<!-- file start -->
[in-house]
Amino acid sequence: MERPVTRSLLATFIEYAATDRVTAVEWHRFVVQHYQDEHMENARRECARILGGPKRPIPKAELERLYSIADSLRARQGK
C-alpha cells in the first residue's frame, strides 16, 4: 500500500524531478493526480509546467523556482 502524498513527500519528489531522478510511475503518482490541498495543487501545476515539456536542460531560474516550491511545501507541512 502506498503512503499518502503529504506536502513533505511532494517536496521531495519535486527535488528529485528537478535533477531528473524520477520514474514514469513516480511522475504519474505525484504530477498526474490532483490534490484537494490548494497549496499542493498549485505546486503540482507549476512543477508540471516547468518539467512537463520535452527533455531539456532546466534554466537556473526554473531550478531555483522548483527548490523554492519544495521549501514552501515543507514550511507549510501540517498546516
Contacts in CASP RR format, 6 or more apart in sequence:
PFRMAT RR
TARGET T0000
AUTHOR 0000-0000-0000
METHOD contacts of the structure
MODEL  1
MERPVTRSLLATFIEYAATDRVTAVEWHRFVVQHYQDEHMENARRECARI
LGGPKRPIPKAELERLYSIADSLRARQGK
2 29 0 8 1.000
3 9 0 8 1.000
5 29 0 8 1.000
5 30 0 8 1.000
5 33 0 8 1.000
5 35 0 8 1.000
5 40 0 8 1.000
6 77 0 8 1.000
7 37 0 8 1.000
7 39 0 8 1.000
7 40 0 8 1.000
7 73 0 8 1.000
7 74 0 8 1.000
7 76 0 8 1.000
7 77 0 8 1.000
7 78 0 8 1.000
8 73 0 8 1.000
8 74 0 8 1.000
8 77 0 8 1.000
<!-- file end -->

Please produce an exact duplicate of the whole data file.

[in-house]
Amino acid sequence: MERPVTRSLLATFIEYAATDRVTAVEWHRFVVQHYQDEHMENARRECARILGGPKRPIPKAELERLYSIADSLRARQGK
C-alpha cells in the first residue's frame, strides 16, 4: 500500500524531478493526480509546467523556482 502524498513527500519528489531522478510511475503518482490541498495543487501545476515539456536542460531560474516550491511545501507541512 502506498503512503499518502503529504506536502513533505511532494517536496521531495519535486527535488528529485528537478535533477531528473524520477520514474514514469513516480511522475504519474505525484504530477498526474490532483490534490484537494490548494497549496499542493498549485505546486503540482507549476512543477508540471516547468518539467512537463520535452527533455531539456532546466534554466537556473526554473531550478531555483522548483527548490523554492519544495521549501514552501515543507514550511507549510501540517498546516
Contacts in CASP RR format, 6 or more apart in sequence:
PFRMAT RR
TARGET T0000
AUTHOR 0000-0000-0000
METHOD contacts of the structure
MODEL  1
MERPVTRSLLATFIEYAATDRVTAVEWHRFVVQHYQDEHMENARRECARI
LGGPKRPIPKAELERLYSIADSLRARQGK
2 29 0 8 1.000
3 9 0 8 1.000
5 29 0 8 1.000
5 30 0 8 1.000
5 33 0 8 1.000
5 35 0 8 1.000
5 40 0 8 1.000
6 77 0 8 1.000
7 37 0 8 1.000
7 39 0 8 1.000
7 40 0 8 1.000
7 73 0 8 1.000
7 74 0 8 1.000
7 76 0 8 1.000
7 77 0 8 1.000
7 78 0 8 1.000
8 73 0 8 1.000
8 74 0 8 1.000
8 77 0 8 1.000